While the recent tragedies in Bangladesh's garment factories are a reminder of how far the retail industry has to go in terms of reform, it's important to highlight those rare stories of fashion brands that do support the communities they work in. The latest project from Maiyet, the creation of a state-of-the-art weaving facility in Varanasi, India, to preserve the ancient silk-weaving tradition there, is one such story.
In case you need a refresher, Maiyet is a unique luxury label that partners with artisans in developing communities across the globe (Colombia, India, Indonesia, Kenya, Mongolia, and Peru) to create high-end designs (it is stocked at Barneys) while promoting sustainable business growth. It's not an easy thing to maintain a social mission and produce designs that sell on the floors of Barneys.
At a star-studded dinner at the Consulate General of India last week to celebrate the Varanasi Project, Barneys' COO Danielle Vitale admitted that she and the buying team were uneasy when they first heard about Maiyet. Then they saw the product and bought the whole collection. Barneys is currently selling a Maiyet capsule collection made entirely from Varanasi silk.
Maiyet has sourced hand-woven silk from artisans in Varanasi, a place which has the distinction of being the oldest living city on earth, since the brand's inception a little less than two years ago. When Maiyet's co-founders, human rights lawyer Paul van Zyl and industry vet Kristy Caylor, made their first trip to Varanasi they bought 50 meters of silk. Last season they used 1000 meters. While Maiyet continues to employ these skilled craftspeople, the unique weaving tradition is threatened by poor working conditions (most weavers work out of their homes which leak during the four-month long monsoon season) and competition from cheap knock-offs from the far-east. So Maiyet partnered with Nest, a nonprofit organization dedicated to training and developing artisan businesses, to create a permanent weaving facility in Varanasi designed by starchitect David Adjaye.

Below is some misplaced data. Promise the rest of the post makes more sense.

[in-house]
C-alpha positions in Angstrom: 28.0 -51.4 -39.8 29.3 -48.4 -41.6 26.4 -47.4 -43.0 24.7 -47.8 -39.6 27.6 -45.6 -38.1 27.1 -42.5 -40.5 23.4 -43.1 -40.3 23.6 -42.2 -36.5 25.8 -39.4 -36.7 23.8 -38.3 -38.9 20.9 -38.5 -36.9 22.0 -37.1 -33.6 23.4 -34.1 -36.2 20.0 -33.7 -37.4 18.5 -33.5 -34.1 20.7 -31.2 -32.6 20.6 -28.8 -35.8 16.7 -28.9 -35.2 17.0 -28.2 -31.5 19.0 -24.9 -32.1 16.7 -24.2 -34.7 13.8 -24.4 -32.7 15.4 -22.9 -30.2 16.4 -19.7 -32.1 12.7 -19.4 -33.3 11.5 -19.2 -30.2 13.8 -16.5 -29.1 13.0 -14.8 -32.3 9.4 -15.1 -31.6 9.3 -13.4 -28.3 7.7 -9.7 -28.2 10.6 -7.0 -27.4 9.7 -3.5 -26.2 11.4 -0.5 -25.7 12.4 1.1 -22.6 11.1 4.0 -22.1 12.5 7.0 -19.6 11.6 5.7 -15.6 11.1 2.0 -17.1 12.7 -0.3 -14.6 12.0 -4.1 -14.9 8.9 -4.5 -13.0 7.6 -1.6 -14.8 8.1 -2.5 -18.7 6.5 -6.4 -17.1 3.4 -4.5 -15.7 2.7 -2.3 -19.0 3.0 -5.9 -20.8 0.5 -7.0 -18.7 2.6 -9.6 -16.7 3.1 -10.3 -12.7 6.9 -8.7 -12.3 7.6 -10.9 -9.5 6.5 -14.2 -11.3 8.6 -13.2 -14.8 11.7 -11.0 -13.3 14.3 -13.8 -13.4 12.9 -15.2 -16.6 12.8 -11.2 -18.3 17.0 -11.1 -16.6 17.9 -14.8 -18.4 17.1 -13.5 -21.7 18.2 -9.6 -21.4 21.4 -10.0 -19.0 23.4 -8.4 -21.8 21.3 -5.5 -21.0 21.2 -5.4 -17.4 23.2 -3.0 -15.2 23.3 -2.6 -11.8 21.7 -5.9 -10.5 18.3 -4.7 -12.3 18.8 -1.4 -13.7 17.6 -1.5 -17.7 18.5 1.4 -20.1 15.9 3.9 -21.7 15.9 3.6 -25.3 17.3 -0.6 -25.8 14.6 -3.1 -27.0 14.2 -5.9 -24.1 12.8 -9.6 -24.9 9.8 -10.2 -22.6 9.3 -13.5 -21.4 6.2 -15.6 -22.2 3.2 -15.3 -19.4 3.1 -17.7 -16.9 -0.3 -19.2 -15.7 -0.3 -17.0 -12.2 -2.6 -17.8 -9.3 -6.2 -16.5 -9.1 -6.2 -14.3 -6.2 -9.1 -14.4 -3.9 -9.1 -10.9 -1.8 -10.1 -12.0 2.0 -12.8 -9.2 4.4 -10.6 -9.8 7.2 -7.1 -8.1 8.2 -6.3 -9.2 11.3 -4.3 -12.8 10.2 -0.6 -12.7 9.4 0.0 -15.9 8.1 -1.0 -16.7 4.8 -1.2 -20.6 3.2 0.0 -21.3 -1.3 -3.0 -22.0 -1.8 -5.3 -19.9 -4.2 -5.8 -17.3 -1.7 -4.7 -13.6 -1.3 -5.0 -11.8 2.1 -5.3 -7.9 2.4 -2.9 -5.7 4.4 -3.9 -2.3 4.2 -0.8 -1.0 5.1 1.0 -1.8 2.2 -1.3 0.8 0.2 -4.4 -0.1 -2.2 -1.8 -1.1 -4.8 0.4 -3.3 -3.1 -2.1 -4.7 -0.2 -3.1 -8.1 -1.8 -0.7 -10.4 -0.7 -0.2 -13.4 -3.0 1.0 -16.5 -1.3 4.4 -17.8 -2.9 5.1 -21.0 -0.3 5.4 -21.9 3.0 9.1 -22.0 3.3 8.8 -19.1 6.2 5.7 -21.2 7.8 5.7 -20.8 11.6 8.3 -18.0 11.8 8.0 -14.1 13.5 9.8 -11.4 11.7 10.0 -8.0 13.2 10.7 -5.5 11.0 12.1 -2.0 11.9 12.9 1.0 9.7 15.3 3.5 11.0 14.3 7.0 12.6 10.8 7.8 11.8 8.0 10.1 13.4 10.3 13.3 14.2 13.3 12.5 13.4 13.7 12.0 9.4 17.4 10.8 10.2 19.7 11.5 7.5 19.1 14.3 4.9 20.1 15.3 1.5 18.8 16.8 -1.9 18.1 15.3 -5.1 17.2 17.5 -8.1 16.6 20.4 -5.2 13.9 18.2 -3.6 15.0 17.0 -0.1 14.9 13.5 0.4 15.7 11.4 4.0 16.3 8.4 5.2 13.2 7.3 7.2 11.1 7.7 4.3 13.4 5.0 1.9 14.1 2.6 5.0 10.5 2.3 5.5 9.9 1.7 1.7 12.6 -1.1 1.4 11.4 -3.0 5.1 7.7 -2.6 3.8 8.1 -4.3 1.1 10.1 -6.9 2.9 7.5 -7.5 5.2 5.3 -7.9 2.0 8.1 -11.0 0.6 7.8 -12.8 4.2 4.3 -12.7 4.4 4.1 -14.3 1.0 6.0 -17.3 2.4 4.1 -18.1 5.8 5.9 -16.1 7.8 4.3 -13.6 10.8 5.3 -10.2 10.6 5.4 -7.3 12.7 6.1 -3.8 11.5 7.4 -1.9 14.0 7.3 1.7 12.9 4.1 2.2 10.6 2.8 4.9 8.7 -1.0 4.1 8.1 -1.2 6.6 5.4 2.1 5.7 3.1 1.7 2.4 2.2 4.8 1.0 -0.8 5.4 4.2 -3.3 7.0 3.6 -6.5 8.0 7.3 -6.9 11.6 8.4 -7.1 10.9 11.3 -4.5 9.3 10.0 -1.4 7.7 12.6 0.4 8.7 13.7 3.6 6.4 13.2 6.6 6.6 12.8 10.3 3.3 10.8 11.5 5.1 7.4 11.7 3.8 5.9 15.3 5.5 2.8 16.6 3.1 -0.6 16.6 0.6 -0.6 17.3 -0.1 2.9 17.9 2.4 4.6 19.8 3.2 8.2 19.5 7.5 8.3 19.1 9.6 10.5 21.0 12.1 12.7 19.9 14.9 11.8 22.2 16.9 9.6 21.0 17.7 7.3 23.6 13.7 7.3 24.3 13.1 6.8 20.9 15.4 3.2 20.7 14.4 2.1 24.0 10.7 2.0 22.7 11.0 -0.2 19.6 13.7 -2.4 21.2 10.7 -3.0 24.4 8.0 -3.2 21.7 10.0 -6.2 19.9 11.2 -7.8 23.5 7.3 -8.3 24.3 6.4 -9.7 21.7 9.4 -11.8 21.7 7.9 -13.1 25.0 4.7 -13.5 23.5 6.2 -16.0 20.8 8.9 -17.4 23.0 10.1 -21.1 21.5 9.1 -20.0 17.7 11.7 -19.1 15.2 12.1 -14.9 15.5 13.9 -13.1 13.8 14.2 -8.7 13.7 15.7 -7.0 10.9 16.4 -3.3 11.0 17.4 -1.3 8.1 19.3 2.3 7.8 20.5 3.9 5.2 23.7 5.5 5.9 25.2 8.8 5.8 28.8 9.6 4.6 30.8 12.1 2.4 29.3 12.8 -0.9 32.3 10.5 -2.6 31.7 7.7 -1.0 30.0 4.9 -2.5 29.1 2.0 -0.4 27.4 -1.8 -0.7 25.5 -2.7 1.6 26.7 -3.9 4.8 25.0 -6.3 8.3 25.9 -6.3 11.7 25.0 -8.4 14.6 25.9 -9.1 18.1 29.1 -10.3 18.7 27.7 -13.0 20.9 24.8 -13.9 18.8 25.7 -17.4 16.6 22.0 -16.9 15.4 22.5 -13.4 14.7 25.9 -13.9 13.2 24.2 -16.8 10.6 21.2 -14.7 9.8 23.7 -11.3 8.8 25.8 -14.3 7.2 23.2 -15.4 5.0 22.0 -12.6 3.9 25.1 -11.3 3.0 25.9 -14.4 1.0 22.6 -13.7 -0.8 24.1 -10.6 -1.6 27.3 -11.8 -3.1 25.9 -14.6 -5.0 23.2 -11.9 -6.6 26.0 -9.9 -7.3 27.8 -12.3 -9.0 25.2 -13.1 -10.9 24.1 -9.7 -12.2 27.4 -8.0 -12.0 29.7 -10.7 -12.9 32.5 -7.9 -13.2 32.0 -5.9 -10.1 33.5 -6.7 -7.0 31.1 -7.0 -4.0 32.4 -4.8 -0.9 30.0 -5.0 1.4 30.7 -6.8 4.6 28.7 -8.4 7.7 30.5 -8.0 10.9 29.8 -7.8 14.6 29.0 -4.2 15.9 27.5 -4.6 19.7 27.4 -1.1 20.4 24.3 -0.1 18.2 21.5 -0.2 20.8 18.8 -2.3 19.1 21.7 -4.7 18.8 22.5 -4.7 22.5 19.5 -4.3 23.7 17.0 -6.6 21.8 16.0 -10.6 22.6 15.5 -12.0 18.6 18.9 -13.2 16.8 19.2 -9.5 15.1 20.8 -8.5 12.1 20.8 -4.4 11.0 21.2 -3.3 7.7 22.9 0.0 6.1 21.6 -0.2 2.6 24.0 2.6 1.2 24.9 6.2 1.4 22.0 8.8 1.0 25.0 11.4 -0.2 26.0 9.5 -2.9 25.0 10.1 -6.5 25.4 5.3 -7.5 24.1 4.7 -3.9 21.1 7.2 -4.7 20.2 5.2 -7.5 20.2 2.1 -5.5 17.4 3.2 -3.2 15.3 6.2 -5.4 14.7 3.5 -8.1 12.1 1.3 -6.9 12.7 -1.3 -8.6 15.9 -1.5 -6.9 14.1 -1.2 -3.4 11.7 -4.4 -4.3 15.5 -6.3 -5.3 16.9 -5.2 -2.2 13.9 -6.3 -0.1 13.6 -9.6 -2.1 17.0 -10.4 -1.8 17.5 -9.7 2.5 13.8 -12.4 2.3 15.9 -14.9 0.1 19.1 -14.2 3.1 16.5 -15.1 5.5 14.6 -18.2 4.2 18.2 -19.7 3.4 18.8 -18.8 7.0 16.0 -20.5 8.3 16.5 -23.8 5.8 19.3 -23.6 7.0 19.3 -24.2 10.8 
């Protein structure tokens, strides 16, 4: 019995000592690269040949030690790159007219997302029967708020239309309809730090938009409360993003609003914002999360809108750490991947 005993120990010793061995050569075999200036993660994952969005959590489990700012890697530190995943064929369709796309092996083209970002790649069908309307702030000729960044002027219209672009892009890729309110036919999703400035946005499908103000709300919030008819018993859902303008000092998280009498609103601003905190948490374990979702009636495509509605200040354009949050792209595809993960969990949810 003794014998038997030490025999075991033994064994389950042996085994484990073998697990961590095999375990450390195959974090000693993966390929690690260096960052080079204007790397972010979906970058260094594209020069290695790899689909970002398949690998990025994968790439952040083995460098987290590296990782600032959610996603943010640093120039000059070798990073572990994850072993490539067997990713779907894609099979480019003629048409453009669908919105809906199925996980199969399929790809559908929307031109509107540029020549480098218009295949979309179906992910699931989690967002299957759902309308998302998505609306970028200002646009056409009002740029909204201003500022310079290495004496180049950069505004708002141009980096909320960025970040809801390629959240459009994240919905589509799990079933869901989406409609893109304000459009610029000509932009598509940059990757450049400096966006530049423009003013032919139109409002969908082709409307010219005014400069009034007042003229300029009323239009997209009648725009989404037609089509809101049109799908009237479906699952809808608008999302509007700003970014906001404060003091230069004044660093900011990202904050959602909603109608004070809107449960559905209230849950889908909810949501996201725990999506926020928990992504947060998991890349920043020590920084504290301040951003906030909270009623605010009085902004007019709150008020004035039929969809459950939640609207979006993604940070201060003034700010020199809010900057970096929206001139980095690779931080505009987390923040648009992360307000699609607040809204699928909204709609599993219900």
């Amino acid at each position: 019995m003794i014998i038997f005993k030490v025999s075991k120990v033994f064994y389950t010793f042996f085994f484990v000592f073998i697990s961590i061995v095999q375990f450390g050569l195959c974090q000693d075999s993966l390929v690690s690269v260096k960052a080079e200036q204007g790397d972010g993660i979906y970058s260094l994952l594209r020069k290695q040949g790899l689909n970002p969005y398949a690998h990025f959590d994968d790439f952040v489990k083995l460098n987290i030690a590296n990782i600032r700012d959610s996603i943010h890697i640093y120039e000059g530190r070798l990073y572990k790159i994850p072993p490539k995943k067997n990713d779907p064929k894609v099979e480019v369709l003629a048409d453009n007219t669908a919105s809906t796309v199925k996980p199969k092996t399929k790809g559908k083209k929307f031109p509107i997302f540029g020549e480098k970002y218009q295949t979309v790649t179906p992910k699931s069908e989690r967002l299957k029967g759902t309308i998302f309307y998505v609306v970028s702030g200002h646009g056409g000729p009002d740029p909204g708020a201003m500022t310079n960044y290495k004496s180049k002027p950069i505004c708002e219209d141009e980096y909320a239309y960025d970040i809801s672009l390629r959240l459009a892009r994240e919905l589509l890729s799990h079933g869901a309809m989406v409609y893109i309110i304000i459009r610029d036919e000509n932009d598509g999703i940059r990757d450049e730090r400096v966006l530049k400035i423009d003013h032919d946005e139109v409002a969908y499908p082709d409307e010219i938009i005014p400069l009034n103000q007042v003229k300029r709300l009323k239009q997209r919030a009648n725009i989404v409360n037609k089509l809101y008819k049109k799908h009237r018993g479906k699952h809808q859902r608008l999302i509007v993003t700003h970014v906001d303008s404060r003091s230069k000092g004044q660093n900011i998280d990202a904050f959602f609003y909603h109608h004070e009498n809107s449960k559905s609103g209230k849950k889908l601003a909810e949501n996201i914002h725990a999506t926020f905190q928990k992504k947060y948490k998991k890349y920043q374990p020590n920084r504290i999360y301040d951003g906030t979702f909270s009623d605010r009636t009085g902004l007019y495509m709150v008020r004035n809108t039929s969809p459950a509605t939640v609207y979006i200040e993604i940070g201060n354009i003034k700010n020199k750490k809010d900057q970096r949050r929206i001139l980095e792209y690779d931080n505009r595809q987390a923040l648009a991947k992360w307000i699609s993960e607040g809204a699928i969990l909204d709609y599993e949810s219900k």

"Maiyet wanted to produce silk in Varanasi but all of their artisans were working from their homes, the monsoons were leaking through their roofs, ruining the fabric, so there were a lot of quality control issues," Nest co-founder and executive director Rebecca van Bergen said. "So we did focus groups with the artisans to figure out a model that would help a lot of those issues and we decided on a centralized facility. Nest is raising the philanthropic dollars to help the artisans develop that facility and then Maiyet will be the purchasing power to ensure that that facility isn't just a beautiful monument."
"I think that artisan businesses need to level the playing field so they can better compete in the marketplace, so that brands have options besides using huge facilities that don't have the safety controls in place," van Bergen added. "Bangladesh is a perfect example of why we do what we do."
If the turn out at last week's dinner is any indication--Freida Pinto, Seth Meyers, and Christiane Amanpour were among the attendees who lined the candle-lit Varanasi silk-lined banquets in the ballroom of the Consulate General of India--this project will succeed with the support of all the right people.
"What I love about the brand is their philosophy--what they're trying to achieve and what they are doing goes beyond fashion," Freida Pinto said. "It's philanthropy--but not in the way that they're the white knight that came in and saved the people from Kenya or India. They don't have this 'mightier than thou attitude'--they're going in and they're saving something that could potentially be extinct."
The project has a personal connection for Pinto, too. "I understand these looms--my grandmother and mother still own saris from them--and to imagine that a couple of years down the line they might not exist--it's horrible."